Richard Woodrow managed to keep it together on the Sunday morning despite suffering a combination of dehydration, exhaustion and getting extremely cold over Saturday night causing him to feel ‘faint, dizzy and totally uncoordinated’. He was therefore very glad to make it all the way, admitting that there had been times when he wished never to have heard of the GUCR. He can rest assured that he is not the first among us to have thought that, nor will he be the last.
Janet Cobby was using this event as her one hundredth marathon to gain entry to that exclusive club. She began her race alongside friends Graham, Clive and Andrew. These boys couldn’t match her staying power though, leaving her one by one to make her triumphal arrival at Paddington alone.
Mark Reynolds was one of our unsupporteds. As far as I know he had no problems with us, nor we with him, throughout the entirety of his passage from Brum. It is a pity then that, having prided ourselves on having the bags ready at all the promised places, our concentration lapsed and we allowed him to leave LV minus some of his kit. Ah well, a bit more practice should do it.
Sean Brady with the help of family, friends, colleagues and pupils at his school managed to raise around £2500 for Macmillan Cancer Relief by crossing the LV line. For our part it is worth the effort just to see runners home but it does make the job even more rewarding knowing that others will benefit.
Gary Barnes and Ray Willett are the grand masters of the Riverside Runners’ GUCR Academy. Their enthusiasm for the race has infected several of their club making it probably the most frequently represented in the listings. They each have a long association with the event, as both competitor and crew; we hope that association will continue well into the future.
John Doidge was in the unlucky thirteenth place at Hamborough, around forty minutes behind Sarah. He reached LV only nine minutes after her, but, though she had dropped a single place to Kathy, he had somehow slipped to sixteenth.
Andy Ives’ fastest - so far - finish this year brought his overall record of finishes to a nice even four from eight. His quiet and resigned acceptance on the occasions of defeat; along with his quiet and relieved celebration of his successes, have made Andy a very much liked and respected, regular contributor to everyone’s GUCR experience.
Mike Smith was obviously making a strong push for home after the final checkpoint. His actual running time was one of the quickest on that final stretch. He arrived at Little Venice second in a very close (by our standards) group of four, catching Phil (with the camera) off guard and looking remarkably fresh as he did so.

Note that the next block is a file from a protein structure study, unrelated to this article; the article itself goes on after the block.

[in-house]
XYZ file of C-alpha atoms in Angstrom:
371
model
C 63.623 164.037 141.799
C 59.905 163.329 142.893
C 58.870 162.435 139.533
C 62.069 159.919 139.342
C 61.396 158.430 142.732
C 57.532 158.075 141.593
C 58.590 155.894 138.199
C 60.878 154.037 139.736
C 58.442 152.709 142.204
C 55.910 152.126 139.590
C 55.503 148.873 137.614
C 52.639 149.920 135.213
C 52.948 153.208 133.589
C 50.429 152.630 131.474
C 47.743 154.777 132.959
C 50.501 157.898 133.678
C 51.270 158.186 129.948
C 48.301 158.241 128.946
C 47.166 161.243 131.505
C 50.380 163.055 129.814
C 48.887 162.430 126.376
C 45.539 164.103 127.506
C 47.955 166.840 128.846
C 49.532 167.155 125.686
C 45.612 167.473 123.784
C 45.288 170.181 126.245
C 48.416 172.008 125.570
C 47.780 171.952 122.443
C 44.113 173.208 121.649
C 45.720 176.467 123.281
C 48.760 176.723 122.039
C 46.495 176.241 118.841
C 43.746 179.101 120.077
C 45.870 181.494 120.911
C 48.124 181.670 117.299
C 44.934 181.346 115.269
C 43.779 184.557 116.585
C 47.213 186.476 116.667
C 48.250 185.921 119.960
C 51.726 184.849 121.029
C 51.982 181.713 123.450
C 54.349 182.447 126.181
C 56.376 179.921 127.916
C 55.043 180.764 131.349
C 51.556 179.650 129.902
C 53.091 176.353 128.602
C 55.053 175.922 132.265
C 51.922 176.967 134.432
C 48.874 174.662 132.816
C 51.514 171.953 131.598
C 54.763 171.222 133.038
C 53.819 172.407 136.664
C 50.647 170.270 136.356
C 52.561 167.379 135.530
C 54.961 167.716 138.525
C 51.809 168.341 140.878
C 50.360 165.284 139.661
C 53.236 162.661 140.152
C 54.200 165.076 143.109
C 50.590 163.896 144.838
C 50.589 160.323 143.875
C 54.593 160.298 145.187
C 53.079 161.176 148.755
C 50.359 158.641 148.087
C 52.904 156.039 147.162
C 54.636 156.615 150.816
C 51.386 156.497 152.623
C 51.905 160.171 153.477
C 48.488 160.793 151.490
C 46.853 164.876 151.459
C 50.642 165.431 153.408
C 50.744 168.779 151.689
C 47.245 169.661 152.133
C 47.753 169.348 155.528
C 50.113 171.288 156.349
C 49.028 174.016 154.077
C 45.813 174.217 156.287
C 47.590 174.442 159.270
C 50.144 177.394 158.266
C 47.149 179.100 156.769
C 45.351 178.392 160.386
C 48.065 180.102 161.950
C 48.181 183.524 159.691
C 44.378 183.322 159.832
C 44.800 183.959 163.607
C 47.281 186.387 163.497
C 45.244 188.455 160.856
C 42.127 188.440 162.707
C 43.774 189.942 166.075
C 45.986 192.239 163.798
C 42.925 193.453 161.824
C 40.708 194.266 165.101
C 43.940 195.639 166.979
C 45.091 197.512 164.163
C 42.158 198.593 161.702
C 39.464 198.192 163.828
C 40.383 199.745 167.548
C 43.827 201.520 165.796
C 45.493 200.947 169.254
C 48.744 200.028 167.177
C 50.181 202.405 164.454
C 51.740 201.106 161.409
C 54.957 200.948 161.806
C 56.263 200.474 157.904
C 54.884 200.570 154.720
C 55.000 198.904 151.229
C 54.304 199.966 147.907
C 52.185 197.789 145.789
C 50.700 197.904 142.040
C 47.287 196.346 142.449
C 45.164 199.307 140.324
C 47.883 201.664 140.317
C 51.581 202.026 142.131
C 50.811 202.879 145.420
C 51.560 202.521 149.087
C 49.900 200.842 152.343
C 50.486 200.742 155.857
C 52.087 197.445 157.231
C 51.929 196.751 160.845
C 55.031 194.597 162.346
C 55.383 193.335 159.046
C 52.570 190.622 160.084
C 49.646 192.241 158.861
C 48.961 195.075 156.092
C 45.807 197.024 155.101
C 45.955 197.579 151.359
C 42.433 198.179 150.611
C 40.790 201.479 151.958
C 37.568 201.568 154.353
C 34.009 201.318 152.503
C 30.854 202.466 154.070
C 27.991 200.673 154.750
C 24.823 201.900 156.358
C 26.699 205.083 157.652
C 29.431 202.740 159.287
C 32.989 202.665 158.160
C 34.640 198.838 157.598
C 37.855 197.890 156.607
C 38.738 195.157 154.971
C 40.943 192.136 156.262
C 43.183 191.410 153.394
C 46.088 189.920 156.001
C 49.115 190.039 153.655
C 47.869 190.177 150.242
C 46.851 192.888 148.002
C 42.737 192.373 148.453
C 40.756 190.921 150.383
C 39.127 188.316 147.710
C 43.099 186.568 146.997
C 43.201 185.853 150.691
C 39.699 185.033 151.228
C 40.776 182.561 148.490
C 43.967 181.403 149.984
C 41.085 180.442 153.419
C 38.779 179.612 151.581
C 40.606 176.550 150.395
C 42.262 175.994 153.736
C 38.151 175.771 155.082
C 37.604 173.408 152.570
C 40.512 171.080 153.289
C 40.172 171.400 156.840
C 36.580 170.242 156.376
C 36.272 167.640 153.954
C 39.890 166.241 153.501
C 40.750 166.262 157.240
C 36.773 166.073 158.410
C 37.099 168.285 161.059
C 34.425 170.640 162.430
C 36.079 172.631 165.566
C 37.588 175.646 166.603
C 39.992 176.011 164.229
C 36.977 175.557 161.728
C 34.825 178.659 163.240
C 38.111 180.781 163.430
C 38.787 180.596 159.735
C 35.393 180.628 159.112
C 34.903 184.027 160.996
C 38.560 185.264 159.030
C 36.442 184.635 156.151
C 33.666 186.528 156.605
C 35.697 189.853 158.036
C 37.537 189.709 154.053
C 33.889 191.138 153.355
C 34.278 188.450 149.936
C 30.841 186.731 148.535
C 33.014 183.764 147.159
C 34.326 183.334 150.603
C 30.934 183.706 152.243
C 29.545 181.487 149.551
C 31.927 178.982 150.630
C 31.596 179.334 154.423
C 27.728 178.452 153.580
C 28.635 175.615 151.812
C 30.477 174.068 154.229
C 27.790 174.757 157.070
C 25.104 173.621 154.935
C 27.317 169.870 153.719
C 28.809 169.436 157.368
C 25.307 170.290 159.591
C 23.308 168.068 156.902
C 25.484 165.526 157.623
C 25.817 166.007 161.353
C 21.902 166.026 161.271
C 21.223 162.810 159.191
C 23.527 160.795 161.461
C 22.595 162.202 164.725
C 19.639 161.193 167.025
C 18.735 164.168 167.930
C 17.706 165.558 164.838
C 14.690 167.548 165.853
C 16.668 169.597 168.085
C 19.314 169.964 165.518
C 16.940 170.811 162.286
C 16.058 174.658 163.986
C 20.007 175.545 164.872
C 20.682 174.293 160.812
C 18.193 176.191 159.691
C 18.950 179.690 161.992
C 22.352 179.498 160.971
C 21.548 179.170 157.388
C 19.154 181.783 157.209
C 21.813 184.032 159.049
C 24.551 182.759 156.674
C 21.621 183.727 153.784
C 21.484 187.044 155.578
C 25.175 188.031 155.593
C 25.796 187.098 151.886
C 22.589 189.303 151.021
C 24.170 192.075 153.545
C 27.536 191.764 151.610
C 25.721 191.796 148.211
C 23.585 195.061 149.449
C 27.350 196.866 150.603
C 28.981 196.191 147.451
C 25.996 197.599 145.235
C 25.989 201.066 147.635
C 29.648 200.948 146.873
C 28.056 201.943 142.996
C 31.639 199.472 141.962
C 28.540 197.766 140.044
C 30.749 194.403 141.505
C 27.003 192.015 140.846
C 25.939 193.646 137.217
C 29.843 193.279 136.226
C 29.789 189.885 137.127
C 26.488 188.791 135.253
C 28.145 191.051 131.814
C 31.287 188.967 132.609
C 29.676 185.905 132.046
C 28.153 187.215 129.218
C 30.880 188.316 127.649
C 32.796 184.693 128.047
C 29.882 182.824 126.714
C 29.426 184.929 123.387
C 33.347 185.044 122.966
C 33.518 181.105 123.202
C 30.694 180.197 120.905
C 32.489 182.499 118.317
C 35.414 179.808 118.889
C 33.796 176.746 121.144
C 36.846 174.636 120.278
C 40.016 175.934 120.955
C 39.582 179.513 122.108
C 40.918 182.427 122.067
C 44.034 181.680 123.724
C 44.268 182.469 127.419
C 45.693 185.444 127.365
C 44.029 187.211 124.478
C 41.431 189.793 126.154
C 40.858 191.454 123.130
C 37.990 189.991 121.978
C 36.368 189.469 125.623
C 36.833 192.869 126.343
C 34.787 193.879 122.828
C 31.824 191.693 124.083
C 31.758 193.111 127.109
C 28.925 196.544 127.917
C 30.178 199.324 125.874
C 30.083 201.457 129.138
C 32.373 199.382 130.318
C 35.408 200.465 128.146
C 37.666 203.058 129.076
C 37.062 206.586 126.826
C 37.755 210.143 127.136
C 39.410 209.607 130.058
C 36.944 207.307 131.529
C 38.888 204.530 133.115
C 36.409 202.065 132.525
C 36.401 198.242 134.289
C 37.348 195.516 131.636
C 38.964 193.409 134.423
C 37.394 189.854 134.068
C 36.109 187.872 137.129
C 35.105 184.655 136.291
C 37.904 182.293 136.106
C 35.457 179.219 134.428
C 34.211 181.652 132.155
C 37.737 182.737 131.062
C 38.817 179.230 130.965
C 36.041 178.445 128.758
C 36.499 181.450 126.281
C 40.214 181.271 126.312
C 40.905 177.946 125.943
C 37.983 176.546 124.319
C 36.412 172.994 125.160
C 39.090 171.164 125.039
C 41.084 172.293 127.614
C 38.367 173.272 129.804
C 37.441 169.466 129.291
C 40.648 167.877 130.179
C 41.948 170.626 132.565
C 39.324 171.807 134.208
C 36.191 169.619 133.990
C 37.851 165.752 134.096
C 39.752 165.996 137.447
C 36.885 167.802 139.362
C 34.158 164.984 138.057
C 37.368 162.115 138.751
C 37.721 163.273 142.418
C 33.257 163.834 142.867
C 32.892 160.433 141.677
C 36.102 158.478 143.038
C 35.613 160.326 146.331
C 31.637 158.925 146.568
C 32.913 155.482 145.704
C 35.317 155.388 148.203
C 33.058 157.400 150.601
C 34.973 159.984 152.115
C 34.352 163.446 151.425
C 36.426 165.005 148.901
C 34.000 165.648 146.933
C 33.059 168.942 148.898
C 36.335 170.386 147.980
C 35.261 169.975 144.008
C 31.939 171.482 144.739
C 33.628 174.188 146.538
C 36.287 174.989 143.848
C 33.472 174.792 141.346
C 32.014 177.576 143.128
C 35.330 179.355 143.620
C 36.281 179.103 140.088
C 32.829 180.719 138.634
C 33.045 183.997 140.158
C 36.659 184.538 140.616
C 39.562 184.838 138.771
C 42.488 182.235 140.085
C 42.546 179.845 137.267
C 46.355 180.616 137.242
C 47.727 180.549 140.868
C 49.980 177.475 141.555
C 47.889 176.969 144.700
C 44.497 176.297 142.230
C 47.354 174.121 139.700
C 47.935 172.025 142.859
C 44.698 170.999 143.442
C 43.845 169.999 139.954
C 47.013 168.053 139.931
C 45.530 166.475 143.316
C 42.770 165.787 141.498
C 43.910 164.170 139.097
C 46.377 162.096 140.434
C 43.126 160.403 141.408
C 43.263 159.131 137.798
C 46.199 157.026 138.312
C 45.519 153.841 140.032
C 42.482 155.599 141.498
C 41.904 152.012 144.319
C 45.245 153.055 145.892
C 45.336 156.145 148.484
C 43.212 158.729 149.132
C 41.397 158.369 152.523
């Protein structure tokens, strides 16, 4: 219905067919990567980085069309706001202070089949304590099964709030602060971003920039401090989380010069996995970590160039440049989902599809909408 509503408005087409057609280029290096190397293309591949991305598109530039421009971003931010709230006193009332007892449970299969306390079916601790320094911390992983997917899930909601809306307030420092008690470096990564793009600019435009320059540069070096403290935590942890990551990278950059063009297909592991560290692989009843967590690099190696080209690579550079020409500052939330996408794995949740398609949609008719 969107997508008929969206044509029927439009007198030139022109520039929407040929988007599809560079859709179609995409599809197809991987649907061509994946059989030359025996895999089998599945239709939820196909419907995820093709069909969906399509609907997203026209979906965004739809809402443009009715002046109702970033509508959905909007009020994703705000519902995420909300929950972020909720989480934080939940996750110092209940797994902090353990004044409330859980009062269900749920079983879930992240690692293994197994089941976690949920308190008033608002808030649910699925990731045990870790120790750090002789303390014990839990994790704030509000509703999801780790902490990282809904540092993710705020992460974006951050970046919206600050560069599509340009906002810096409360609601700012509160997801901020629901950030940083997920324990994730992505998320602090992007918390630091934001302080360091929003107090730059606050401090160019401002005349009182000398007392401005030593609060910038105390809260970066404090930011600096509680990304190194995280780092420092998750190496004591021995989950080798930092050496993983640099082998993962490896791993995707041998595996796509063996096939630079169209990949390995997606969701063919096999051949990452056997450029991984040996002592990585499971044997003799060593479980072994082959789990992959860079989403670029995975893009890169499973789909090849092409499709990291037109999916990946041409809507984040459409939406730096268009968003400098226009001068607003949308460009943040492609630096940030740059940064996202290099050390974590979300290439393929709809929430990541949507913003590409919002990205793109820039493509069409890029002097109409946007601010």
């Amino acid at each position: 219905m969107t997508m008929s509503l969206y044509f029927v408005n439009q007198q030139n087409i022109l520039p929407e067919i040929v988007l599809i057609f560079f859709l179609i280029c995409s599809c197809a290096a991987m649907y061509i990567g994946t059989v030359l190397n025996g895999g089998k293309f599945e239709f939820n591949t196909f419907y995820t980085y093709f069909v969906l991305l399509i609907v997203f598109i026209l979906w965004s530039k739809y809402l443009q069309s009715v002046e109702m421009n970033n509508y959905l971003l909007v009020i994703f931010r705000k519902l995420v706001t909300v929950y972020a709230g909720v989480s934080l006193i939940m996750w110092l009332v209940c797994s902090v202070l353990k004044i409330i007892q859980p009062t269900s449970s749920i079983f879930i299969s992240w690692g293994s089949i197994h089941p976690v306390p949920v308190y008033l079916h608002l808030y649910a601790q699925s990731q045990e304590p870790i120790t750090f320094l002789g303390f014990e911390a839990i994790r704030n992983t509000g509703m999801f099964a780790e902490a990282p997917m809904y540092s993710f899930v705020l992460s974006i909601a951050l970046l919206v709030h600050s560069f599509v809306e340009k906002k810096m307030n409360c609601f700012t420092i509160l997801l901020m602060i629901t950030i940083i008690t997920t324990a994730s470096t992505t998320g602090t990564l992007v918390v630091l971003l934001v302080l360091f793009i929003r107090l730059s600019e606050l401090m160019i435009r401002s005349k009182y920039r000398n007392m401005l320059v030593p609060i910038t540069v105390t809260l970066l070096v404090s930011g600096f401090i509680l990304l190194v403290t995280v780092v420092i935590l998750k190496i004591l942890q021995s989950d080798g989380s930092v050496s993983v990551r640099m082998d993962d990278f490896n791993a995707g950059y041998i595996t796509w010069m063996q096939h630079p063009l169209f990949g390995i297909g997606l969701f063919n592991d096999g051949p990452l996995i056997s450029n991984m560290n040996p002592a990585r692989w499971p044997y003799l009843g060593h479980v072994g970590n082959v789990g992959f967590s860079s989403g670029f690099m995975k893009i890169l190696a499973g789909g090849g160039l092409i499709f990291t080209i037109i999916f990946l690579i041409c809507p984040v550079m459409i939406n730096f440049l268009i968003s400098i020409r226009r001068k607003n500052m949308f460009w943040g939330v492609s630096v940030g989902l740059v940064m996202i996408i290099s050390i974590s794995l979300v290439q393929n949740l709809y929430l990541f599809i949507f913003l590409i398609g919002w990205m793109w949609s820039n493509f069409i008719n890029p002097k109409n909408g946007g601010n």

Sarah Skipper is the possible exception to the sentence in the race notes that starts “Although you may not be smiling ...” I say possible, because we were not around to see all of her race, but she was certainly smiling every time we saw her, and that smile grew even bigger on reaching LV.
Kathy Hearn was pleased simply to finish last year. She could hardly believe that she was First Lady home this time and took some convincing until actually presented with the BW trophy and winner’s bell. The pressure is now on Stan Dolan, who accompanied Kathy over the line, to match her achievement.
Martin Ilott has broken the long held record for having the heaviest kit bags. That Ian managed to heave them in and out of his van with only the most muted complaint is to his credit. My fear now is that the previous holder may get to hear and try to reclaim his title. This would force me to invoke the organiser’s right to refuse entry, for it is none other than the unmentionable one who gave us so much grief in 97 & 98.
Peter Johnson knocked over two hours off his previous best and joined the exclusive “Three in a Row Club” on crossing the line. We’re not sure if the improvement is due to the policy of taking shorter rests or to running without your regular companion! In all seriousness, both points need consideration by aspiring contenders.
Simon Laporte looked as cool and fresh as ever on crossing the line for the fifth time. As ever, too, he dispensed with the formality of ‘never again’ that accompanies most people’s arrival opting instead for his routine ‘Can I have a form for next year?’ In fact so routine is Simon’s ability to complete, that, were it not for the occasional requirement to defend our nation’s interests interrupting his participation, we are certain this would have been his seventh in a row.
Neil Kapoor looked cooler than most sporting his shades at the Finish. They must help when running next to water as Neil also performed very well on the Thames towpath in February - so well in fact that he was joint winner of the Meander. Having run the GUCR early stages at pace with Jez, Neil led him to Bridge 99 only to be back on par by GJA then sadly unable to keep pace with the push for the line.